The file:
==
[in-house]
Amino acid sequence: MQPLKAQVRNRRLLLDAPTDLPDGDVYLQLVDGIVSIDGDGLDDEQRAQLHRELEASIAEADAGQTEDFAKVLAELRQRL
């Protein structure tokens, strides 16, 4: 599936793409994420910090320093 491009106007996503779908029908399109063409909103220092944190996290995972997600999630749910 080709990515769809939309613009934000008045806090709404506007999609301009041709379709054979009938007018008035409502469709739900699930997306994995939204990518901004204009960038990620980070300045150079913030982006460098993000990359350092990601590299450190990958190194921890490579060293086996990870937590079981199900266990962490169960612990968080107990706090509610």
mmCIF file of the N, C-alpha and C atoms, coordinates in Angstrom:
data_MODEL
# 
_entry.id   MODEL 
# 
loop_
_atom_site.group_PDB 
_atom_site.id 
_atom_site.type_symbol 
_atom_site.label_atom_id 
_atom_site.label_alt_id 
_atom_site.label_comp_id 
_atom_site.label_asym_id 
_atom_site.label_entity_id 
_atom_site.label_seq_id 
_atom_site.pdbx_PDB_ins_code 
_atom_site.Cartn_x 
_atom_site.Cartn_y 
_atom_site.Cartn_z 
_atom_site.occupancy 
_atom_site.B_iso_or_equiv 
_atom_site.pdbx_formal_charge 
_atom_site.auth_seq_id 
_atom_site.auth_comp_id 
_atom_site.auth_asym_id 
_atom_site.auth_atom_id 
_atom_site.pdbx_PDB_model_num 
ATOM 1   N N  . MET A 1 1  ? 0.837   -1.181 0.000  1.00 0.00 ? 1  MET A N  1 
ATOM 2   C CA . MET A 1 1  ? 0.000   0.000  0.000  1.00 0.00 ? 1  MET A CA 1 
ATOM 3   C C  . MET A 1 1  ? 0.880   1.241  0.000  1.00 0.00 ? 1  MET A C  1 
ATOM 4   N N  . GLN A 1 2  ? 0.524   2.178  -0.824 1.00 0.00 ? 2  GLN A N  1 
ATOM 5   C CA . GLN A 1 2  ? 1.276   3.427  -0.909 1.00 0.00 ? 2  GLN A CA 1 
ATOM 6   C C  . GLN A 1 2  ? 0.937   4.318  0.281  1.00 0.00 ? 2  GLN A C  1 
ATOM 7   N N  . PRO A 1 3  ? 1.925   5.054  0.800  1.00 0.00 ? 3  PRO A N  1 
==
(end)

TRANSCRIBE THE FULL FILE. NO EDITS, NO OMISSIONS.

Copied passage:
[in-house]
Amino acid sequence: MQPLKAQVRNRRLLLDAPTDLPDGDVYLQLVDGIVSIDGDGLDDEQRAQLHRELEASIAEADAGQTEDFAKVLAELRQRL
């Protein structure tokens, strides 16, 4: 599936793409994420910090320093 491009106007996503779908029908399109063409909103220092944190996290995972997600999630749910 080709990515769809939309613009934000008045806090709404506007999609301009041709379709054979009938007018008035409502469709739900699930997306994995939204990518901004204009960038990620980070300045150079913030982006460098993000990359350092990601590299450190990958190194921890490579060293086996990870937590079981199900266990962490169960612990968080107990706090509610």
mmCIF file of the N, C-alpha and C atoms, coordinates in Angstrom:
data_MODEL
# 
_entry.id   MODEL 
# 
loop_
_atom_site.group_PDB 
_atom_site.id 
_atom_site.type_symbol 
_atom_site.label_atom_id 
_atom_site.label_alt_id 
_atom_site.label_comp_id 
_atom_site.label_asym_id 
_atom_site.label_entity_id 
_atom_site.label_seq_id 
_atom_site.pdbx_PDB_ins_code 
_atom_site.Cartn_x 
_atom_site.Cartn_y 
_atom_site.Cartn_z 
_atom_site.occupancy 
_atom_site.B_iso_or_equiv 
_atom_site.pdbx_formal_charge 
_atom_site.auth_seq_id 
_atom_site.auth_comp_id 
_atom_site.auth_asym_id 
_atom_site.auth_atom_id 
_atom_site.pdbx_PDB_model_num 
ATOM 1   N N  . MET A 1 1  ? 0.837   -1.181 0.000  1.00 0.00 ? 1  MET A N  1 
ATOM 2   C CA . MET A 1 1  ? 0.000   0.000  0.000  1.00 0.00 ? 1  MET A CA 1 
ATOM 3   C C  . MET A 1 1  ? 0.880   1.241  0.000  1.00 0.00 ? 1  MET A C  1 
ATOM 4   N N  . GLN A 1 2  ? 0.524   2.178  -0.824 1.00 0.00 ? 2  GLN A N  1 
ATOM 5   C CA . GLN A 1 2  ? 1.276   3.427  -0.909 1.00 0.00 ? 2  GLN A CA 1 
ATOM 6   C C  . GLN A 1 2  ? 0.937   4.318  0.281  1.00 0.00 ? 2  GLN A C  1 
ATOM 7   N N  . PRO A 1 3  ? 1.925   5.054  0.800  1.00 0.00 ? 3  PRO A N  1 